5 International Journal of Control and Automation 21 defense of our homeland and the economic security of the United States. However, given all of the focus on critical infrastructure still one in three critical infrastructure operations goes without a business continuity or continuity of operations plan and three out of five of those operations with plans have never tested their plans as fit for purpose.  Critical Information Infrastructure is perceived as an essential part of national security in numerous countries today and has become the nucleus of the US terrorism and homeland security debate after 11 September A critical infrastructure is commonly understood to be an infrastructure or asset the incapacitation or destruction of which would have a debilitating impact on the national security and the economic and social welfare of a nation.  The Executive Order represents a clear political statement about the importance of Critical Infrastructure and Critical Information Infrastructure. It is important to understand that this is probably the clearest statement of this nature from any administration. It does, however, have a weakness in that there is a lack of absolute clarity on who is overall responsible there is much coordination, different bodies, and consultation. No specific department is charged with either building resilience or defense, although it may be inferred that the Department of Homeland Security has a leading role 7. Recommendation Critical Infrastructure can be protected by assessing the threats and vulnerability. After that, a plan to counter threats and vulnerabilities should be developed. Counter threats plan could minimize if not eliminate these threats and vulnerabilities. The following must be done to ensure Critical Infrastructure Protection: 1. Assess Critical Infrastructure vulnerabilities to cyber or physical attacks. 2. Develop plans to eliminate significant vulnerabilities. 3. Propose systems for identifying and preventing attempted major attacks. 4. Develop plans for alerting, containing and rebuffing attacks in progress. 5. Rapidly reconstitute minimum essential capabilities in the aftermath of an attack. A security-organization should be established to provide timely information to critical infrastructure owners and government departments about threats, actual attacks and recovery techniques, build local capability in incident handling and security research, monitor global security issues and gather IT security intelligence, build relationships with similar organizations (e.g. CERT), promote cooperation among clients in respect of IT security, maintain statistics and incident, promote standards and tools for IT security and risk management, communicate to raise provider and public awareness of computer security issues, maintain a model security service level agreement for use in outsourcing arrangements, encourage production and adoption of relevant standards and facilitate independent security/protection audit capability.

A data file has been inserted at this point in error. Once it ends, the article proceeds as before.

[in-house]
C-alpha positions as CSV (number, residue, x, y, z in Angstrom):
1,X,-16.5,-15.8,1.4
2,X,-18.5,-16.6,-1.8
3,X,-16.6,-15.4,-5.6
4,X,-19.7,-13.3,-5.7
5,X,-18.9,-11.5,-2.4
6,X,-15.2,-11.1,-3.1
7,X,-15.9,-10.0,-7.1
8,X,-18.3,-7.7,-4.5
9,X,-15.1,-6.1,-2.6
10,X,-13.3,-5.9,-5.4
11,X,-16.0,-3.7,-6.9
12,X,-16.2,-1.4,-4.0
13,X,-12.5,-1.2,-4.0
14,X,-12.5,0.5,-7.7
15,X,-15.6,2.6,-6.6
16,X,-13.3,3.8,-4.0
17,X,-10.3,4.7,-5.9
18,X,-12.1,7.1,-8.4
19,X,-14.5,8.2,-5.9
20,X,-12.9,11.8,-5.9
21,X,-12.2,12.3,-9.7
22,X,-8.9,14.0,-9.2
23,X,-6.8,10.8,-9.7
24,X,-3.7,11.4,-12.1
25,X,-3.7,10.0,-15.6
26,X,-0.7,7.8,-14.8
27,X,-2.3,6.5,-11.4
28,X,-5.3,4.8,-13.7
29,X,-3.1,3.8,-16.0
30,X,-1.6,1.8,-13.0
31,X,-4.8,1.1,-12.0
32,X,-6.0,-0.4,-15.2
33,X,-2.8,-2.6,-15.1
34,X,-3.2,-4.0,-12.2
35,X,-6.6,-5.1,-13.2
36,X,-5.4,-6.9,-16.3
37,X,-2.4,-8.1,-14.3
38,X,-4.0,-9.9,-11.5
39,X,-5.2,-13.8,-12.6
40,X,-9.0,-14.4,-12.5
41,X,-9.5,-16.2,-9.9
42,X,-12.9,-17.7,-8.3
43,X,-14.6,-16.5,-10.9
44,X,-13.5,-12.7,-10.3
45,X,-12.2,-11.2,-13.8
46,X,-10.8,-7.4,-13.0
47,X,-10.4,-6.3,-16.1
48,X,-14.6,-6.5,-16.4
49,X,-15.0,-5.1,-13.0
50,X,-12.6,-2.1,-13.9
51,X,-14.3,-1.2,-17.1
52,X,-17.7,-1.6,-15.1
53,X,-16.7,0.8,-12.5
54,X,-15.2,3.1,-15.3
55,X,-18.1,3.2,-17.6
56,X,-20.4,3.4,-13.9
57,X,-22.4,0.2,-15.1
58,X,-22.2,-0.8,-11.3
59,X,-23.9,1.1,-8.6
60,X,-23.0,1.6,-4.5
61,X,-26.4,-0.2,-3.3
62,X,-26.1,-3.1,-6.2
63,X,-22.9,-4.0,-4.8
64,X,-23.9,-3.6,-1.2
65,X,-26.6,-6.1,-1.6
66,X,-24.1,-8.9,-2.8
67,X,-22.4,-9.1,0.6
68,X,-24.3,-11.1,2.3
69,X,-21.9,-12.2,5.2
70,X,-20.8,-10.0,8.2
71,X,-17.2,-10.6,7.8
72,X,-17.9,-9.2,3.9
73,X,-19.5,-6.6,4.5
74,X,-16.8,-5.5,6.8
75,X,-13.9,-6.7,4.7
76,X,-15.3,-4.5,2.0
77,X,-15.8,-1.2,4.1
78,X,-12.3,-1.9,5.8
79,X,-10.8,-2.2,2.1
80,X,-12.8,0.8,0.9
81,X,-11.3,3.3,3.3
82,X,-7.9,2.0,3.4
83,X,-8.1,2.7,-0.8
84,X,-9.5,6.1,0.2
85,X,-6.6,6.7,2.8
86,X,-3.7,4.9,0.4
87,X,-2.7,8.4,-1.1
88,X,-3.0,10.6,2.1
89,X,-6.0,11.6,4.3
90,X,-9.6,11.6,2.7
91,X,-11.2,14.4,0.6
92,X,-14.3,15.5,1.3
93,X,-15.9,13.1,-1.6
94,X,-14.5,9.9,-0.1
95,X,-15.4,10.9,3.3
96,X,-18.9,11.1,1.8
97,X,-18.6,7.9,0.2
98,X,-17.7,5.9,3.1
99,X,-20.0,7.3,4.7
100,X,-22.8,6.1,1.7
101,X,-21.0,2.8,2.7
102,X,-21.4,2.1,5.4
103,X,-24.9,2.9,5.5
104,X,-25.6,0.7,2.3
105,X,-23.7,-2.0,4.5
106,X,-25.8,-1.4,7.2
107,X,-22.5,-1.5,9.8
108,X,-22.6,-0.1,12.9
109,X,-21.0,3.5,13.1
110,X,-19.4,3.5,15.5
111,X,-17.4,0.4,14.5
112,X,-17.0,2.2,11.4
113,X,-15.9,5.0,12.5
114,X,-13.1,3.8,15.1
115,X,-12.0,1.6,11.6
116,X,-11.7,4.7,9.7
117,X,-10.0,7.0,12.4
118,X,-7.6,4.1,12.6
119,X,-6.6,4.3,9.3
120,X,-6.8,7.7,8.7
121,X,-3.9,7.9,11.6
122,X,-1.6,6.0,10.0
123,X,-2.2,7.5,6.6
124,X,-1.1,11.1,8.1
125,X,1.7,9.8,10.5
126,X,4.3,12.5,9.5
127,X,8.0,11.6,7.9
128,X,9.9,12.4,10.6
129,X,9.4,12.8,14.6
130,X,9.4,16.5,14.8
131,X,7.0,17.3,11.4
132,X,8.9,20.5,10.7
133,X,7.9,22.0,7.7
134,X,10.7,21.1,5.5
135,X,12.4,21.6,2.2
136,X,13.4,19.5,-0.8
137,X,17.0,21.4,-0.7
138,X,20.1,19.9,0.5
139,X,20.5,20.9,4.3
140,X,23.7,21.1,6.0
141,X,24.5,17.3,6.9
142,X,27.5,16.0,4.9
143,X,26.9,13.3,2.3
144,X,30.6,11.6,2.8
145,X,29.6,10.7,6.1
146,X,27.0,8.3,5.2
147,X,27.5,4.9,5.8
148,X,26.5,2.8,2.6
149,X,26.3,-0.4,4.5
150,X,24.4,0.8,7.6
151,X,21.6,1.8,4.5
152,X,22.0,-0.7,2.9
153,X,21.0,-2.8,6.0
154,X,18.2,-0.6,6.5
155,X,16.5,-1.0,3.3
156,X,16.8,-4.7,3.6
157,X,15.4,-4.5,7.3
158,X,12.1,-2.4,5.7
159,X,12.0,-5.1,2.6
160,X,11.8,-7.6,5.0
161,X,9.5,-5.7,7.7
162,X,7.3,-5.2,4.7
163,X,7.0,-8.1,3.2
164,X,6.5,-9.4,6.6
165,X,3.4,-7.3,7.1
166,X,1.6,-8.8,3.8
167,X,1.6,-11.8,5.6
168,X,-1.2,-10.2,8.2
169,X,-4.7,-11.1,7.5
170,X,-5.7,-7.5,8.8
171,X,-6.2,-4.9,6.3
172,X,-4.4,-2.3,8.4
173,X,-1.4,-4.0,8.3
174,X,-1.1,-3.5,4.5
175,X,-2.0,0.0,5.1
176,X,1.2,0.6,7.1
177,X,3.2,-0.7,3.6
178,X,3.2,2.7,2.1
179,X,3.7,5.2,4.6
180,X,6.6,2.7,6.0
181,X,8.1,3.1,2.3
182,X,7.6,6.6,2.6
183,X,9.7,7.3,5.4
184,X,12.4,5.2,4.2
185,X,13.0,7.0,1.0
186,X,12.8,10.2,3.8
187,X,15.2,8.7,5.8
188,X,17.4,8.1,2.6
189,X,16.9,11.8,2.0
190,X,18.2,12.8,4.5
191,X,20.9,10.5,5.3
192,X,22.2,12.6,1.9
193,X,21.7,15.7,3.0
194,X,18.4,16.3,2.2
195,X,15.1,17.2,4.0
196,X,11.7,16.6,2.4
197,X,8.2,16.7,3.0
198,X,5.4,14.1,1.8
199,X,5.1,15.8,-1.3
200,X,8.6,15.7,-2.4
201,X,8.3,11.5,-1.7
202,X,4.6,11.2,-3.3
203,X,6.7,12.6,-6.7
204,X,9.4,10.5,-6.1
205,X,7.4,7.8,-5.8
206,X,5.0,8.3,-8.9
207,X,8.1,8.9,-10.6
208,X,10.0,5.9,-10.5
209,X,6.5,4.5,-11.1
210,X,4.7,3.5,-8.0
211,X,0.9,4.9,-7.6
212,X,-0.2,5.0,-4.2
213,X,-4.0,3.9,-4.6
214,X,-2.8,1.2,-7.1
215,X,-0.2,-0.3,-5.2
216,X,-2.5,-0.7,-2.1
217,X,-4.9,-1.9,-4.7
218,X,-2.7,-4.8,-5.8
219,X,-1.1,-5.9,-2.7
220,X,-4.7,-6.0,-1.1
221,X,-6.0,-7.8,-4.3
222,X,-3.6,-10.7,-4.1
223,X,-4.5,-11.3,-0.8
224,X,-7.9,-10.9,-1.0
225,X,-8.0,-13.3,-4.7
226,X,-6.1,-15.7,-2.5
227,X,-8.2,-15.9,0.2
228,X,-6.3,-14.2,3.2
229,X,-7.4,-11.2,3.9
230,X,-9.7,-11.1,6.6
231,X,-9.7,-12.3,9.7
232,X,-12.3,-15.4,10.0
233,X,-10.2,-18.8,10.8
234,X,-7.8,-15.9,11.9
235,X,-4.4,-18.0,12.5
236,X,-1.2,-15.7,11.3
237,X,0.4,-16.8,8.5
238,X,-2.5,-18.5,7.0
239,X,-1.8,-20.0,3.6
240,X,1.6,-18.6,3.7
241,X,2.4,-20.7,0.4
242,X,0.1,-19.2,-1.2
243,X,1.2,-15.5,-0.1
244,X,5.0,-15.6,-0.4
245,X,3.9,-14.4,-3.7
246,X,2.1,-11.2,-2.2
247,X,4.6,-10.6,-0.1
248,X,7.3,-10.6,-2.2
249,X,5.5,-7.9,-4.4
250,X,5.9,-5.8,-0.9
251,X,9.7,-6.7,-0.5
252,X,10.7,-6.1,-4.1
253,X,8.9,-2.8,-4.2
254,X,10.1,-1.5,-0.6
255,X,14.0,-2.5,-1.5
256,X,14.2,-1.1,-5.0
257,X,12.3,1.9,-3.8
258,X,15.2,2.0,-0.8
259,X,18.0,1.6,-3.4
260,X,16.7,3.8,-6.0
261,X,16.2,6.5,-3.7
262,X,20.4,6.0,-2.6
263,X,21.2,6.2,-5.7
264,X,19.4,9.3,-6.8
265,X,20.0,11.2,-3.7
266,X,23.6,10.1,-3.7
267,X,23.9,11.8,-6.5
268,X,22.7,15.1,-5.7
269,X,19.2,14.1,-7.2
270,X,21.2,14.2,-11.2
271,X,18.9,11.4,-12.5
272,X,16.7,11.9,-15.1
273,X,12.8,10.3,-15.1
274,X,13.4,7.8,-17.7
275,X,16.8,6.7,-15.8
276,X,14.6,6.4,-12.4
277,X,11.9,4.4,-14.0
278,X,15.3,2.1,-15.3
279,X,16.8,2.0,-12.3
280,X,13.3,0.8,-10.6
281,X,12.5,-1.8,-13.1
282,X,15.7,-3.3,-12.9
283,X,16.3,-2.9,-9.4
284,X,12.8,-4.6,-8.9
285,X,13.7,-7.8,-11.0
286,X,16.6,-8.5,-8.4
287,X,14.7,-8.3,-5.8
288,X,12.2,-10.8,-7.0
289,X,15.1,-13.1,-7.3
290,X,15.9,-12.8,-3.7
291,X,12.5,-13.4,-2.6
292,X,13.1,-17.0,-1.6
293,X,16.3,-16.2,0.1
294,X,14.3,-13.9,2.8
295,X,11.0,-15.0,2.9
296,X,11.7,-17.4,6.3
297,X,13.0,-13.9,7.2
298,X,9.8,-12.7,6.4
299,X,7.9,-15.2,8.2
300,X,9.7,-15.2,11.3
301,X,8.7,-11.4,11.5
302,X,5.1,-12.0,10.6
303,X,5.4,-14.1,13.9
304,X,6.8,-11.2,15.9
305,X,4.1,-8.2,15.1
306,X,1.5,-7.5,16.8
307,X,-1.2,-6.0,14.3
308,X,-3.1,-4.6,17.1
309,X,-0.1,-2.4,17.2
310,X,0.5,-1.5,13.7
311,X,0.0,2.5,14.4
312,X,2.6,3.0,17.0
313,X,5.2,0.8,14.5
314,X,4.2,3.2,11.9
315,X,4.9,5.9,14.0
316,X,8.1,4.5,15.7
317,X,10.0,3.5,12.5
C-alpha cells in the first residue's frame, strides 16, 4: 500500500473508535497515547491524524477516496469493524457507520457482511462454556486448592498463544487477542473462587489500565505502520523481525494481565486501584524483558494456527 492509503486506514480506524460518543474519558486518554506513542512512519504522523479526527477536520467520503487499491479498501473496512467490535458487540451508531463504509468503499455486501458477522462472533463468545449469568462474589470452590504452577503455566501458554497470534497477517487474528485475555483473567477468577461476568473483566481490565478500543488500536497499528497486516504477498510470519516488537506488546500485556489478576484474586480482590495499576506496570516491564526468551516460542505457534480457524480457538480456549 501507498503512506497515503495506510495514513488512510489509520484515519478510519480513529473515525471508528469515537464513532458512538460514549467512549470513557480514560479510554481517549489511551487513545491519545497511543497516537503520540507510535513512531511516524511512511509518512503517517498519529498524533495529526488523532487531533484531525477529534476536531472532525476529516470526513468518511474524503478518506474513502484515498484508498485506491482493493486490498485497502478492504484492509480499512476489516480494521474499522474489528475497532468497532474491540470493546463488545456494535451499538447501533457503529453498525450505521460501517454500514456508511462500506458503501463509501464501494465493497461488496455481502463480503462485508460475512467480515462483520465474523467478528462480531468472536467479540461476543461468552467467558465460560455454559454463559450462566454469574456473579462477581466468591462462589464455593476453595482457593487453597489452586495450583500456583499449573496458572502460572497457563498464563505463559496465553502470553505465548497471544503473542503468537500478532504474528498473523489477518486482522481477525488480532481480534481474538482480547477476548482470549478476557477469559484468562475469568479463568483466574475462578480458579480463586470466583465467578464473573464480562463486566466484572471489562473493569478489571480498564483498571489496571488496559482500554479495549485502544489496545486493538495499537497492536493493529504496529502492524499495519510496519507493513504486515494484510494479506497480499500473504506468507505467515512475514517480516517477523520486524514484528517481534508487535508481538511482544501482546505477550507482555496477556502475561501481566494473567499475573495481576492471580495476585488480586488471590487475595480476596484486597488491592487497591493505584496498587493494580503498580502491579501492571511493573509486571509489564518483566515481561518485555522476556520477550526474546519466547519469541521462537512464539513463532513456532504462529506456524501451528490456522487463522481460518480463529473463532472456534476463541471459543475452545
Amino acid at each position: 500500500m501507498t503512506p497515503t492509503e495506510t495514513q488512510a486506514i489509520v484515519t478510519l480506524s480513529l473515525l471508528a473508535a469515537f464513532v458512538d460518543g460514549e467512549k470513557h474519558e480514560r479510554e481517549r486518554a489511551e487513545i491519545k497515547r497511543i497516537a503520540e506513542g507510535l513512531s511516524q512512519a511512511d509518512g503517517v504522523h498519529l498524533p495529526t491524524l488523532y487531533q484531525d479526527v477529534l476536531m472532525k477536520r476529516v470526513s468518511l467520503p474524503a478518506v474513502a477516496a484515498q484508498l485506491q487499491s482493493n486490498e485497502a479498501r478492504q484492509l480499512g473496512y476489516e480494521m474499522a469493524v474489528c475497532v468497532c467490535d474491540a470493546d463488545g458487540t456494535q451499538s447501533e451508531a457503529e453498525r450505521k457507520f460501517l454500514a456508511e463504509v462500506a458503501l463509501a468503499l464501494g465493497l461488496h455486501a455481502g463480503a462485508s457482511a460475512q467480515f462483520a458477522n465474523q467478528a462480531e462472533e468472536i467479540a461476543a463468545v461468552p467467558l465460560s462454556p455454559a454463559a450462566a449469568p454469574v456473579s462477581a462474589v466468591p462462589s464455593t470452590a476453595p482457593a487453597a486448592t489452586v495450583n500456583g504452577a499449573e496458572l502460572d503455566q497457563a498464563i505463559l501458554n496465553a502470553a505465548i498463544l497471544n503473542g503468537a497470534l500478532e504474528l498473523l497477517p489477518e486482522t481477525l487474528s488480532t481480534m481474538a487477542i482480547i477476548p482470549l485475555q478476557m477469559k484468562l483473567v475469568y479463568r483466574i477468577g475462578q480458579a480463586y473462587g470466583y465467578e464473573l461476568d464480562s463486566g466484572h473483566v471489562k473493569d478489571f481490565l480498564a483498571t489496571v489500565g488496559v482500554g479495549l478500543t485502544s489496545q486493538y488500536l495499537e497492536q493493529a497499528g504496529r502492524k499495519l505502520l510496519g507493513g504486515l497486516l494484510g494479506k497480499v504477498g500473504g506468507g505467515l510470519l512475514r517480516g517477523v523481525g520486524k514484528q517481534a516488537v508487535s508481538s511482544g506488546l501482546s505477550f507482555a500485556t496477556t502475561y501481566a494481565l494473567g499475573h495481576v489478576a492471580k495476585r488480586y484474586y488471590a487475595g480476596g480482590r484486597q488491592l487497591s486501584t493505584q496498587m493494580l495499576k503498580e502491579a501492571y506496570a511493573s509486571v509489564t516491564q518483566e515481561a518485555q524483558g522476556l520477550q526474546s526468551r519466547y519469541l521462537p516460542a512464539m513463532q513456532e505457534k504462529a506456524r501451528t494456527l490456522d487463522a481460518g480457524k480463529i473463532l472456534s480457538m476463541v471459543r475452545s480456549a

6 22 International Journal of Control and Automation 8. Conclusion Critical Infrastructures and assets are very important to a country because they contribute a lot to the society and the economy. These infrastructures must maintain their conditions in any circumstances. A lot of threats and vulnerabilities exist within and around these infrastructures. This paper discusses the threats that exist in Critical infrastructures. Critical Infrastructure vulnerabilities were also discussed and possible solutions to these problems. These infrastructures must be protected since they are so vital to the society and economy. References 1. USA Patriot Act of 2001, incorporated into 2002 Act, from Interim National Infrastructure Protection Plan, Feb Y. Yurcik and D. Doss (2000) Information Security Educational Initiatives to Protect E-Commerce and Critical National Infrastructures 3. The National Strategy for the Physical Protection of Critical Infrastructures and Key Assets (February 2003) 4. Andrew Hildick-Smith (2005) Security for Critical Infrastructure SCADA Systems 5. Wikipedia SCADA Accessed: October Risk Management Solutions, Inc Kobe Earthquake 10-year Retrospective. Newark, CA. (2005) 7. S. Snedaker (2007) Business Continuity and Disaster Recovery 8. P.W. Parfomak (2008) CRS Report for Congress "Vulnerability of Concentrated Critical Infrastructure: Background and Policy Options" 9. Army Corps of Engineers, Waterborne Commerce Statistics Center (WCSC). U.S. Waterborne Container Traffic by Port/Waterway in Assoc. of American Railroads. Rail Carloads Carried by State: U.S. Census Bureau, Alkalies and Chlorine Manufacturing: U.S. Census Bureau, Pharmaceutical Preparation Manufacturing: Energy Information Administration. Refinery Capacity "New Zealand's Critical Infrastructure" accessed: October Kennedy, J (2006) Critical Infrastructure Protection is all about Operational Resilience and Continuity, Continuity Accessed: October Bush, GW (2001) Executive Order on Critical Infrastructure Protection. Accessed: October 2008